Is there a future for work?
For anyone who wants to work over the next decade there’s an important moment coming up next Saturday. A Future that Works demo is taking place in London, coordinated by the TUC. The title is not an exaggeration. Facts is facts and if the proposed cuts go ahead our economy flatlines and we can stop being so smug about Greece. Really, it will happen here if we don’t change track.
Don’t for one second think that this is an ideological statement, it’s an economic one. For the first time in living memory the International Monetary Fund, not the BFF of working people, is on our side stating last week that the current UK government plan of cuts would put us in a catastrophic pickle. They simply told the UK government not to do it. This puts anyone of a trade union persuasion in an embarrassing position, because saying you’re on the same side as the IMF is a bit like saying you heart imperialism through structural debt. The best and worst of times, eh.
Before I get all high-school about having to hang out with the kids from the Christian Union, I have to tell you things are not what they used to be at demonstrations in the UK. Anyone goes. OMG. There’s no, like, bouncers or fashion-Nazis checking for t-shirts without slogans or absence of, like, badges from worthy causes. You don’t even have to buy the Morning Star to avoid being stalked by a 22 year old Socialist Worker Party activist in fear of their ideological life if they don’t get you to read the very important piece on page 8. You can even, like, smoke and meet boys and nobody thumps you if you get a cappuccino on the way (saying that, top tip: try to hide your guilty secret about Starbucks).
In another important way demonstrations are not what they used to be, because the cool kids are no longer cool. There have always been the hard core activists taking the lead at demonstrations and thank the lord for that because they have chosen to devote their time to wet Tuesday night activist meetings so that you don’t. They also know how to do slogans, shout and make it a bit of a laugh. But something rather toxic has happened over the last few years and we’ve seen the emergence the Tribe Called Anarchy. You don’t have to actually know anything about anarchism to spot them because they very helpfully wear a uniform resembling something between a mime artist and an 8 year old’s attempt to look like a ninja turtle. At the risk of being a bit of a thickie why would an anarchist decide to wear a uniform? Answer: because they are public school boys and their mum still buys their clothes.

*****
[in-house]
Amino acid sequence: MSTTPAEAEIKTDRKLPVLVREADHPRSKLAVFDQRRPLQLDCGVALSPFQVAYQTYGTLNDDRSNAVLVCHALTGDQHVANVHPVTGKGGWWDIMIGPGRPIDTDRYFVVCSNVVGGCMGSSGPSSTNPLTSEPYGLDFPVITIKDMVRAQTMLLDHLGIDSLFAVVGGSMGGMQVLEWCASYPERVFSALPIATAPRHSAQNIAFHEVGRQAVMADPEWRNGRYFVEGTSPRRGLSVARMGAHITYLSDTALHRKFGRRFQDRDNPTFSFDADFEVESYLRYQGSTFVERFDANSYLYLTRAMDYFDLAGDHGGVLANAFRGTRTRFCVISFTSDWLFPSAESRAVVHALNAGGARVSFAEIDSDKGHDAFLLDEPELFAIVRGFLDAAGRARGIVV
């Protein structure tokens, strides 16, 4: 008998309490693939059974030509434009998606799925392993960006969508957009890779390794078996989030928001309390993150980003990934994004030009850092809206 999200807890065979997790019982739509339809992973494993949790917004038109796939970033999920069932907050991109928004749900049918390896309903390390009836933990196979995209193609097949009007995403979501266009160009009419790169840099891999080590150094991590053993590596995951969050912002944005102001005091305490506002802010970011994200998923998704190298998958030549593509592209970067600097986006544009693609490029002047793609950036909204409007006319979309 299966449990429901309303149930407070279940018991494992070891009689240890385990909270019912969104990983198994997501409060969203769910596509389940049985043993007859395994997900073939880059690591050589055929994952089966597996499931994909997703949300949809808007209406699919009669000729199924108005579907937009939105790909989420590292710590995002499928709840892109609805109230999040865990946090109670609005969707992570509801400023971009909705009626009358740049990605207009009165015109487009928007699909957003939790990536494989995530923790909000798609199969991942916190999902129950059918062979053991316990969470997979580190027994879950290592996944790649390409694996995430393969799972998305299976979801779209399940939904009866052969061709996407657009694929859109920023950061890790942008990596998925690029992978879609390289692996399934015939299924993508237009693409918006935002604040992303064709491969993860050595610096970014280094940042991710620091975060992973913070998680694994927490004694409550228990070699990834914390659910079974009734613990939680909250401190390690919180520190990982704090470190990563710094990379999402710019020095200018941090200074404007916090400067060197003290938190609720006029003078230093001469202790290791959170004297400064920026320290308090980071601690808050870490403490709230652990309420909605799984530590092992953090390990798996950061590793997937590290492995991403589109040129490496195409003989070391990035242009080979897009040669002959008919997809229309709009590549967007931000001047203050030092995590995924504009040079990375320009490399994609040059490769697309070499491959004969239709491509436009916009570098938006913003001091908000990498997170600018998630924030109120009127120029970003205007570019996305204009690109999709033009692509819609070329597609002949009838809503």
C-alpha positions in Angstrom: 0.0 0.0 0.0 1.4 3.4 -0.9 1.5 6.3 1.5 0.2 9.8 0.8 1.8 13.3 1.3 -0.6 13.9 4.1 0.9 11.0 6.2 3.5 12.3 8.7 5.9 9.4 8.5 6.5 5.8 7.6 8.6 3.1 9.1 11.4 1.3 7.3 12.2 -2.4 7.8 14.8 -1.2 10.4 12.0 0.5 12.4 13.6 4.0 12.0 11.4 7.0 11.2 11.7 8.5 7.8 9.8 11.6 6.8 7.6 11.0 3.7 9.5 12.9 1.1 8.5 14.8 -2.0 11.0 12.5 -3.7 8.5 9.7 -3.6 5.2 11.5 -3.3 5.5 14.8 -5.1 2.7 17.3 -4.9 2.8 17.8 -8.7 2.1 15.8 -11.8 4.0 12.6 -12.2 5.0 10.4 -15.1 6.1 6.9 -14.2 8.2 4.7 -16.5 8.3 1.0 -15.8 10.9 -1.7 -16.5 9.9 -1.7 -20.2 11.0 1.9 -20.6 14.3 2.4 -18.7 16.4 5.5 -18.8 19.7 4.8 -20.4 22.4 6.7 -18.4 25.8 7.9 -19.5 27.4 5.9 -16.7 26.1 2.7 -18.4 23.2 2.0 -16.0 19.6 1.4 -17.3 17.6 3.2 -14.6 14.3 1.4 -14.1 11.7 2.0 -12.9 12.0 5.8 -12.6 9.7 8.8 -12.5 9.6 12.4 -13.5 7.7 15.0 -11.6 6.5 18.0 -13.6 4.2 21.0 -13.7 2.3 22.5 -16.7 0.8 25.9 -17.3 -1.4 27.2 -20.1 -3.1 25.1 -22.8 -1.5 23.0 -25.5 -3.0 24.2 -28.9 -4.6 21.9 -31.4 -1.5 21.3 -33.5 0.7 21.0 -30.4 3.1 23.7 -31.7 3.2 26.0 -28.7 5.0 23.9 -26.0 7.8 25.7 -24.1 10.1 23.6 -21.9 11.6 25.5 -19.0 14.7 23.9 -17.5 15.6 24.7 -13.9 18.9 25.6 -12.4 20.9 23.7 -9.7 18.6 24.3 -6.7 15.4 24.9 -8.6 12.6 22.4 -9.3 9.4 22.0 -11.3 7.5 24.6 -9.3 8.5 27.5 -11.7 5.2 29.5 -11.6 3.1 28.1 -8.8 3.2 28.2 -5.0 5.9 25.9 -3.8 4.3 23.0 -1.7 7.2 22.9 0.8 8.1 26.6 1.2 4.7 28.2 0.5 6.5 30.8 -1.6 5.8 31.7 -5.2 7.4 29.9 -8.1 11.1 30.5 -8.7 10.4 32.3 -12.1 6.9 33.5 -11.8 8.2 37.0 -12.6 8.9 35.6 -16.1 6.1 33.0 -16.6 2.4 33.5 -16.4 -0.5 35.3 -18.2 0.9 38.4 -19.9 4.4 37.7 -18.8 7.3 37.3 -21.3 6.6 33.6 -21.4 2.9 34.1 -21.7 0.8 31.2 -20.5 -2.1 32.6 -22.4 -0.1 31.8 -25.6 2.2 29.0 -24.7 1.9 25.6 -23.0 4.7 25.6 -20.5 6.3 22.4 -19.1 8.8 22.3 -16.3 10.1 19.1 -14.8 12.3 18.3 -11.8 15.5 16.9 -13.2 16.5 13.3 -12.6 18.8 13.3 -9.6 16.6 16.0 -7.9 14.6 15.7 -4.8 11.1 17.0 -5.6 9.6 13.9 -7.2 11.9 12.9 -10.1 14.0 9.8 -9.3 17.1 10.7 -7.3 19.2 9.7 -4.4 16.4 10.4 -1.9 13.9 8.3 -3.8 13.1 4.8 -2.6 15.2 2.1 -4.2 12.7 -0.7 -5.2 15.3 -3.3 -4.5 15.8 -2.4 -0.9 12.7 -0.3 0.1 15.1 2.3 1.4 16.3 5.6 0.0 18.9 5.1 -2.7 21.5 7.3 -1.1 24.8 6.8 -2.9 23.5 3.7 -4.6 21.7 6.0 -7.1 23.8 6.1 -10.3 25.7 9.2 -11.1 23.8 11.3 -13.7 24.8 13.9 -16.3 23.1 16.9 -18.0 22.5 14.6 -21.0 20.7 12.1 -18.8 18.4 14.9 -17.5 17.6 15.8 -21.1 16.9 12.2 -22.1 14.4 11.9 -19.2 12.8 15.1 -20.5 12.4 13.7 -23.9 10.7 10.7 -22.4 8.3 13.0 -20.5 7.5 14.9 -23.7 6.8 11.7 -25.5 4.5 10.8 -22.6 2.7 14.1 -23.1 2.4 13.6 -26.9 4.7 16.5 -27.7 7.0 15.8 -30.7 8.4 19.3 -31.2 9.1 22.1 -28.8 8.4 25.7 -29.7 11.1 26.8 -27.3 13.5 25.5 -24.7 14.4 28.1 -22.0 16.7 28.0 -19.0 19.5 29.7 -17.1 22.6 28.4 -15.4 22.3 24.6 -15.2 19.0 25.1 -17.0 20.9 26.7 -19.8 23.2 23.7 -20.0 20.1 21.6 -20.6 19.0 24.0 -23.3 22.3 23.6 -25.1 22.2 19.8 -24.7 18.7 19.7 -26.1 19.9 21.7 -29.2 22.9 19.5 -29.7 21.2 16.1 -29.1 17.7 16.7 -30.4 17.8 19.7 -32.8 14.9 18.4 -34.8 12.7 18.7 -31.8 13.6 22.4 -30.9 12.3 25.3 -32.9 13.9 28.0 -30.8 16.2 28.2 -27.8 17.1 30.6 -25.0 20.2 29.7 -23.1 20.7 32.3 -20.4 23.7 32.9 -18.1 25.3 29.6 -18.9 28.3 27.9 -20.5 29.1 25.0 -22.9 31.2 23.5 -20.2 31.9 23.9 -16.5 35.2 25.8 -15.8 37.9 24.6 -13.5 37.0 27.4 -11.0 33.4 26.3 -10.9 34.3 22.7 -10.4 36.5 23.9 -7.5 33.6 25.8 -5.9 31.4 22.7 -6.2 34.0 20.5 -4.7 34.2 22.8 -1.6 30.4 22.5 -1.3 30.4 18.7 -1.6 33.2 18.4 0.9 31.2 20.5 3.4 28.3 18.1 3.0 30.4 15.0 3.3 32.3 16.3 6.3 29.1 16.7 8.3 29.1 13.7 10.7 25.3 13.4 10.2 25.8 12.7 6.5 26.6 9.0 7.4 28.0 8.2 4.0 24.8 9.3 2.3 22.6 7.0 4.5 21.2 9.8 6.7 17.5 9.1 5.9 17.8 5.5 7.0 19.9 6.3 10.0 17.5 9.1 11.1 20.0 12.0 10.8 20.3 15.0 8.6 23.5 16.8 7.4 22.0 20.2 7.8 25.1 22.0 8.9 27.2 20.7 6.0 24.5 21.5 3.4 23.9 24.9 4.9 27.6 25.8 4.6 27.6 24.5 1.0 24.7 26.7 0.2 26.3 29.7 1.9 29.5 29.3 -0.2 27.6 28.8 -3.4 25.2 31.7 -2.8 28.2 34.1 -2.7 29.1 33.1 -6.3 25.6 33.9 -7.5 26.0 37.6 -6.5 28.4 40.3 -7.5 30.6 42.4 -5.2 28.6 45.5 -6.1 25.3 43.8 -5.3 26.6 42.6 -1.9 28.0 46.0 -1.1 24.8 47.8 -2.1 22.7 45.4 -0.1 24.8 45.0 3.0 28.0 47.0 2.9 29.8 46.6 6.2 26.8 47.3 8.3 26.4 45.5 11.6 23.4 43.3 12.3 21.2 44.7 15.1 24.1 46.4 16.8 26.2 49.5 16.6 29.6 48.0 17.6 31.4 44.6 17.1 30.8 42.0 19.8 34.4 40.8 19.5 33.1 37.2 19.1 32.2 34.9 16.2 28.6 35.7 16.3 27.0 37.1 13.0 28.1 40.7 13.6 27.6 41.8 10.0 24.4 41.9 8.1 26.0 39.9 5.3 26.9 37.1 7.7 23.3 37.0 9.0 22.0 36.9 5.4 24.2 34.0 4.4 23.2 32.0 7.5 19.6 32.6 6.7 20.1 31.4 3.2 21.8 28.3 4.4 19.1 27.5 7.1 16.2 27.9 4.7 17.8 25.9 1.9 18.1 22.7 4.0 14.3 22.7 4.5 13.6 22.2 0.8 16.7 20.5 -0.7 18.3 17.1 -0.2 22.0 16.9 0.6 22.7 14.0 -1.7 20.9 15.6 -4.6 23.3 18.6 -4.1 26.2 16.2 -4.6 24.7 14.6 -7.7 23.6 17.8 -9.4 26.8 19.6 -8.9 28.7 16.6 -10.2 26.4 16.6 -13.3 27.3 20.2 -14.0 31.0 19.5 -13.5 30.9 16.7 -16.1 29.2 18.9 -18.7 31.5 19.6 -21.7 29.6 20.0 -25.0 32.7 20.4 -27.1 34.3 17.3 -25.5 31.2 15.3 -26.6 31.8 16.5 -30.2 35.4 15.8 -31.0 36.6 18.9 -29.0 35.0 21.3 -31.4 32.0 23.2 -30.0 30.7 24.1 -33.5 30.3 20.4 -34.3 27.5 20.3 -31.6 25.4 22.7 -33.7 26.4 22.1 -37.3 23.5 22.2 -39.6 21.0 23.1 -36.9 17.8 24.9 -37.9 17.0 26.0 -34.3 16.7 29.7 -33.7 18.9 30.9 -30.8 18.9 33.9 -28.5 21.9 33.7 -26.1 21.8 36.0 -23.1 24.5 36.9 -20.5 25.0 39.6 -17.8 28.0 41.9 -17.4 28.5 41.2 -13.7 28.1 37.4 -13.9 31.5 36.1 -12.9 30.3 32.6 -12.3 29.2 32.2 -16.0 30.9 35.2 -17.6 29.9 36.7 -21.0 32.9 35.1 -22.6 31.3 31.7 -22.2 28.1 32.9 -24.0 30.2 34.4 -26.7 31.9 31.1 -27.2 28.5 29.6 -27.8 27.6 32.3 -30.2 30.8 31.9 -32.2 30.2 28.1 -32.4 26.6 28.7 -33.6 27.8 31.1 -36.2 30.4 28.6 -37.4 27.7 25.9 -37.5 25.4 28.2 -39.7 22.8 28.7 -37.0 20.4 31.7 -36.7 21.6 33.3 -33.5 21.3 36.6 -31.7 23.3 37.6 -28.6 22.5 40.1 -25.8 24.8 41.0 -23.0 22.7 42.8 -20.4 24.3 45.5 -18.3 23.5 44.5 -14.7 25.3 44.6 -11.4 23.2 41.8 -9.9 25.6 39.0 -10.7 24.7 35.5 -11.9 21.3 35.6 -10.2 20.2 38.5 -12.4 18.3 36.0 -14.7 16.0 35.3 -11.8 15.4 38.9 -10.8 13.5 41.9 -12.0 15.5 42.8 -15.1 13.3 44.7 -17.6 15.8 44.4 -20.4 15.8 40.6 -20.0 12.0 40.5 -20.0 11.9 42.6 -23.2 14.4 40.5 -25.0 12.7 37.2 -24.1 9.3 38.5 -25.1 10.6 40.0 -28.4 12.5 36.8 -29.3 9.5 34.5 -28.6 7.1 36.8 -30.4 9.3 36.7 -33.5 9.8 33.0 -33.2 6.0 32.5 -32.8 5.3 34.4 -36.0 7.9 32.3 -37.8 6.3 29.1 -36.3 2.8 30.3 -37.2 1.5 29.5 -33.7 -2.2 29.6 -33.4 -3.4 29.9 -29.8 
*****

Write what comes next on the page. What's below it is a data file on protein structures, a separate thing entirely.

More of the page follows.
I know, bit rude but as someone who used to be one of the two people I knew who called themselves an anarchosyndicalist and did the dog work to find out what it actually means, I find this tribe terribly annoying. They feature on telly, a wet dream for journalists, alleging to be the emergence of what has become to be known as the “precariat”, the dangerous underclass of young disenfranchised people.
Thing is, in my experience they are just not.
Last last time I went to a demo (you might remember the ill-advised wet Republican Demo during the Jubilee) I decided to befriend one of them and this is what I learned. He, and they were all he, was a teenage posh boy from St Pauls boys school and he was very angry. He said he was angry about faschism/imperialism/racism/capitalism but he wasn’t, he was actually angry at his dad who, I think it’s reasonable to suggest, was something in finance. Turns out that this kids rejection of society was based on his hatred of his own dad and his, understandable, frustrating inability to resolve his own Oedipal complex. I know, you’re thinking “she’s gone mentalist again with all this psychoanalytic-babble” but I think it’s a fair explanation for why posh boys are going to demonstrations dressed up as ninja turtles. They are experiencing a narcissistic withdrawal into superhero identities because they can’t overthrow daddy. They are anarchonarcissists.
This is good news for those of us who don’t want to be a member of any group that would have us.
On Saturday you don’t have to be anything other than yourself. Just come with the people that you love, and return some hope for the future of work.
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